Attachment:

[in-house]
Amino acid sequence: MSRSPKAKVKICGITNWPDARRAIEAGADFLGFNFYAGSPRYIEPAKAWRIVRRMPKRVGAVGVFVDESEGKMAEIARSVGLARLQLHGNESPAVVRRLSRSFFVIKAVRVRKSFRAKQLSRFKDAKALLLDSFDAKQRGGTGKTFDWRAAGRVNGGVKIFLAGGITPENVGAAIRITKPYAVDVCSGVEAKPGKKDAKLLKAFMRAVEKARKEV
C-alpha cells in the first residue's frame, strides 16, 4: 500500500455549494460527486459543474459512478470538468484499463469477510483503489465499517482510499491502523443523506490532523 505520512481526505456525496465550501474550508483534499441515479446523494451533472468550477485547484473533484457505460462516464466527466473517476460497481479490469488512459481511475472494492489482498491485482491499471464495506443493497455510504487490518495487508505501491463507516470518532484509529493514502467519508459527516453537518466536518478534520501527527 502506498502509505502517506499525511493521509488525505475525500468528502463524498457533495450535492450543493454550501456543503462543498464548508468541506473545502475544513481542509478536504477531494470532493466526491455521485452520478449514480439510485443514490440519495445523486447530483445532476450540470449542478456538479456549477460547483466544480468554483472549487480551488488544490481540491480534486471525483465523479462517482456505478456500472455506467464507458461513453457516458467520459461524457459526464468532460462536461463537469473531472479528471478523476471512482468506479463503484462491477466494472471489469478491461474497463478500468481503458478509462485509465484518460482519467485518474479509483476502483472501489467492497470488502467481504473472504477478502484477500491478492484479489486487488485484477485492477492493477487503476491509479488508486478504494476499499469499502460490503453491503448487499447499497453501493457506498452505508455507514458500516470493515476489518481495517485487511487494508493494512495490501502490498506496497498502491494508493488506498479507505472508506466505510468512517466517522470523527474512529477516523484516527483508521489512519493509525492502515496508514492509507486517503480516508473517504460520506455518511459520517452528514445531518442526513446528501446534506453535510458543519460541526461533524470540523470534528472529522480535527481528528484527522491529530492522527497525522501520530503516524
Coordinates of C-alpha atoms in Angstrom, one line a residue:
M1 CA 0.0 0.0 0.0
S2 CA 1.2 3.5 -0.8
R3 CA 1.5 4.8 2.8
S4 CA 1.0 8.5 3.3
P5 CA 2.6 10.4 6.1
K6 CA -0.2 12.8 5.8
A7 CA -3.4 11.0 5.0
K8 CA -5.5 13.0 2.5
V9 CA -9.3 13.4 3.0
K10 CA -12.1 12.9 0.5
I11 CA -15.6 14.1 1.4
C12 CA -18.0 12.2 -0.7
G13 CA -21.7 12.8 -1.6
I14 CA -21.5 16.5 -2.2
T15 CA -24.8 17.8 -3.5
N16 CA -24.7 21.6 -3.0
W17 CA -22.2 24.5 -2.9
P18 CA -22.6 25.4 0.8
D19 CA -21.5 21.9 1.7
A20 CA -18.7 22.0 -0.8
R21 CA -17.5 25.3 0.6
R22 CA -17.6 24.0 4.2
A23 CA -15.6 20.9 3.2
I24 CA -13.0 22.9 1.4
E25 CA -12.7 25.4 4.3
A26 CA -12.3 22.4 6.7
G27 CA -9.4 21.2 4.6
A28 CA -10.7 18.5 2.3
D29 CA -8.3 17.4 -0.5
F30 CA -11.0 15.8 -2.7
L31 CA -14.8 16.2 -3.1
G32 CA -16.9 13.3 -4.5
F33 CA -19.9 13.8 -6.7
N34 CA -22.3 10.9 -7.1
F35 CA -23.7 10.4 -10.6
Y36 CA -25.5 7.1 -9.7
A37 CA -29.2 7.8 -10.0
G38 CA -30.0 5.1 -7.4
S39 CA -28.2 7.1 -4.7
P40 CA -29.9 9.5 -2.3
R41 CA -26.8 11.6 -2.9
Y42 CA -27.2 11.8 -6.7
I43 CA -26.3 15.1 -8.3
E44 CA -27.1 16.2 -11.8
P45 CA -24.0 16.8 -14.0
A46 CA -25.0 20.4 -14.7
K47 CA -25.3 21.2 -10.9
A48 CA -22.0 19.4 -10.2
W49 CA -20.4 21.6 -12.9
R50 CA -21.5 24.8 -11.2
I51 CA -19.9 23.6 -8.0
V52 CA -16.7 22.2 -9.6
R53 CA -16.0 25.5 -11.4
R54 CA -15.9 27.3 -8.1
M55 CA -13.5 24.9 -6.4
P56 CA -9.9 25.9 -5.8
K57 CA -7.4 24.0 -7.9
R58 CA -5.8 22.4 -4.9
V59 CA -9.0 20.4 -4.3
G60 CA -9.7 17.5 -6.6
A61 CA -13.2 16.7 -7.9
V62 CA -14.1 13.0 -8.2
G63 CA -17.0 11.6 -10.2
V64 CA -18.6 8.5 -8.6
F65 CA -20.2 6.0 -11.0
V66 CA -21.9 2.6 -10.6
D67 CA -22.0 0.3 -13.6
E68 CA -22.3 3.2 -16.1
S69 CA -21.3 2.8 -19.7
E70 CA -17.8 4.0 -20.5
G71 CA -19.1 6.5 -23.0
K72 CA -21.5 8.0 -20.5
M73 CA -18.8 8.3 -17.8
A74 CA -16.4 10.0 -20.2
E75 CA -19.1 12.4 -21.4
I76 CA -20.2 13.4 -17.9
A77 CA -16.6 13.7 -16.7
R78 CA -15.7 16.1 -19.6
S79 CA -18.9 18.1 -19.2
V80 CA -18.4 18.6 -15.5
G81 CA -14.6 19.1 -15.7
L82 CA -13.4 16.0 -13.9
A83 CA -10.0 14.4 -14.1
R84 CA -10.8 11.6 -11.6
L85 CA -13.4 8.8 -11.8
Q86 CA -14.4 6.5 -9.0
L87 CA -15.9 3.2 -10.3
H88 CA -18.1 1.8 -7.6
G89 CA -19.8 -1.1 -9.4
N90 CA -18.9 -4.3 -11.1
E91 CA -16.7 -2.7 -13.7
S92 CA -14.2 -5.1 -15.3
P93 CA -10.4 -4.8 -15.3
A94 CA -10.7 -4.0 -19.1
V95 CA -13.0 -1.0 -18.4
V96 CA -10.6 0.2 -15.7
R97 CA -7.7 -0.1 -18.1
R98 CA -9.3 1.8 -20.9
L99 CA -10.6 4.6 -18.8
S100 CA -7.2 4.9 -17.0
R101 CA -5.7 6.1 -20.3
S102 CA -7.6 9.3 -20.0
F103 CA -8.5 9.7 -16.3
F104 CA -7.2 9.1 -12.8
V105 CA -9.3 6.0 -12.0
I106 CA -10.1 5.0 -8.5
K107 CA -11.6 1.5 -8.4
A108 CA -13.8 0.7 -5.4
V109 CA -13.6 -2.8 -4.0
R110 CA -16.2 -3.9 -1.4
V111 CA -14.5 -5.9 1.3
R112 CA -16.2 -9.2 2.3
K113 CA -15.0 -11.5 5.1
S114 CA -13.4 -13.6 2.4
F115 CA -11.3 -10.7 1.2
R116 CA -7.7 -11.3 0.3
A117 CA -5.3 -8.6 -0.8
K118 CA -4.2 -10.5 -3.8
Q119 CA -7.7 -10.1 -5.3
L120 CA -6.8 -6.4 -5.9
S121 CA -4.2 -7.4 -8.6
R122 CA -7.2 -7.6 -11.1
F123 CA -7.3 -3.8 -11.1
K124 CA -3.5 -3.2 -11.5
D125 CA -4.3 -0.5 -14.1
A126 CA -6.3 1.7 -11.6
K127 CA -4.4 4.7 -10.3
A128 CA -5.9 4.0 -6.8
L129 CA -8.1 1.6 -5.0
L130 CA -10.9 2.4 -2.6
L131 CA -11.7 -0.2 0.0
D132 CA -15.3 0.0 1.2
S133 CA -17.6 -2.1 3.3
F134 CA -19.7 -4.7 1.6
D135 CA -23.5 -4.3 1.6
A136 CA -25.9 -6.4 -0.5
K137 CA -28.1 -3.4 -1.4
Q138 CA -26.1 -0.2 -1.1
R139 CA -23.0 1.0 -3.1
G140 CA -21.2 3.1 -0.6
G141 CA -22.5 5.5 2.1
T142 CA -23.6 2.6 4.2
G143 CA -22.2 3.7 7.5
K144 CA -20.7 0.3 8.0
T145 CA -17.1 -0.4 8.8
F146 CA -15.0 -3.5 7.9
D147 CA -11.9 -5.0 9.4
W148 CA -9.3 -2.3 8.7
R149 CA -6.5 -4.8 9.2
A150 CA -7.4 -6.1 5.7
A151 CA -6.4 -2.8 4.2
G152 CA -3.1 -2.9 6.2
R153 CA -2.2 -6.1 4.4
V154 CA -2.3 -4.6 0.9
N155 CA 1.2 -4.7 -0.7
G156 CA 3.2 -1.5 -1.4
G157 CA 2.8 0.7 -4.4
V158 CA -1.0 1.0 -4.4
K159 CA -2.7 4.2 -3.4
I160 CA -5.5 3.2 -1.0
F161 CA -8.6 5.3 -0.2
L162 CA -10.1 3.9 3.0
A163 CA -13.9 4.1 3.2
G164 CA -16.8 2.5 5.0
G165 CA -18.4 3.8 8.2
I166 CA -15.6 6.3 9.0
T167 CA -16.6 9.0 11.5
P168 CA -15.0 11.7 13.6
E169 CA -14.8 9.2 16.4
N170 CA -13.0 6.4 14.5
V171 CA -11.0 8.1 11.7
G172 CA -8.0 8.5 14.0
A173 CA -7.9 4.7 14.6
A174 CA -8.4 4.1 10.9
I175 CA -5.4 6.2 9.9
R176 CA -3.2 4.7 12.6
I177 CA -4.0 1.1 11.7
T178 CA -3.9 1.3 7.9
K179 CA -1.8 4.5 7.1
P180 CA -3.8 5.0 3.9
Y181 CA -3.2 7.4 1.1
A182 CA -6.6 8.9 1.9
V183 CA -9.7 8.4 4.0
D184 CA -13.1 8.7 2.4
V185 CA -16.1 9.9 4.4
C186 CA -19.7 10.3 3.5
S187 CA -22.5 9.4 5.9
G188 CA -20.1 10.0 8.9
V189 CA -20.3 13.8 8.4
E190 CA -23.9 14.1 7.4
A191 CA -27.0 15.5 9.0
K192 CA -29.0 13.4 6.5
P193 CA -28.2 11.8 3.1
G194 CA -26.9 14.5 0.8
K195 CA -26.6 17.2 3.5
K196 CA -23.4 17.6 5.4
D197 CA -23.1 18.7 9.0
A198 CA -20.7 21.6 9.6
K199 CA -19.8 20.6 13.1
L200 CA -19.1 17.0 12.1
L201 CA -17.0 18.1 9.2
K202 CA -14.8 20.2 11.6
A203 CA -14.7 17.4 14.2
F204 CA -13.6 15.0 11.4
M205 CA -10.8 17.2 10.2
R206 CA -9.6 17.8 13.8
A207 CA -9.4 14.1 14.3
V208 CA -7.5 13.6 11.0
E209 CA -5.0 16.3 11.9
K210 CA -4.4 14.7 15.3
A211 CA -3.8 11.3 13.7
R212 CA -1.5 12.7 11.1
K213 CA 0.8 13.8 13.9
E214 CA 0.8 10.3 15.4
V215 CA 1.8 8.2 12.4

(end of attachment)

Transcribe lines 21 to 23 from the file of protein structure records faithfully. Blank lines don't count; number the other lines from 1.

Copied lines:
W17 CA -22.2 24.5 -2.9
P18 CA -22.6 25.4 0.8
D19 CA -21.5 21.9 1.7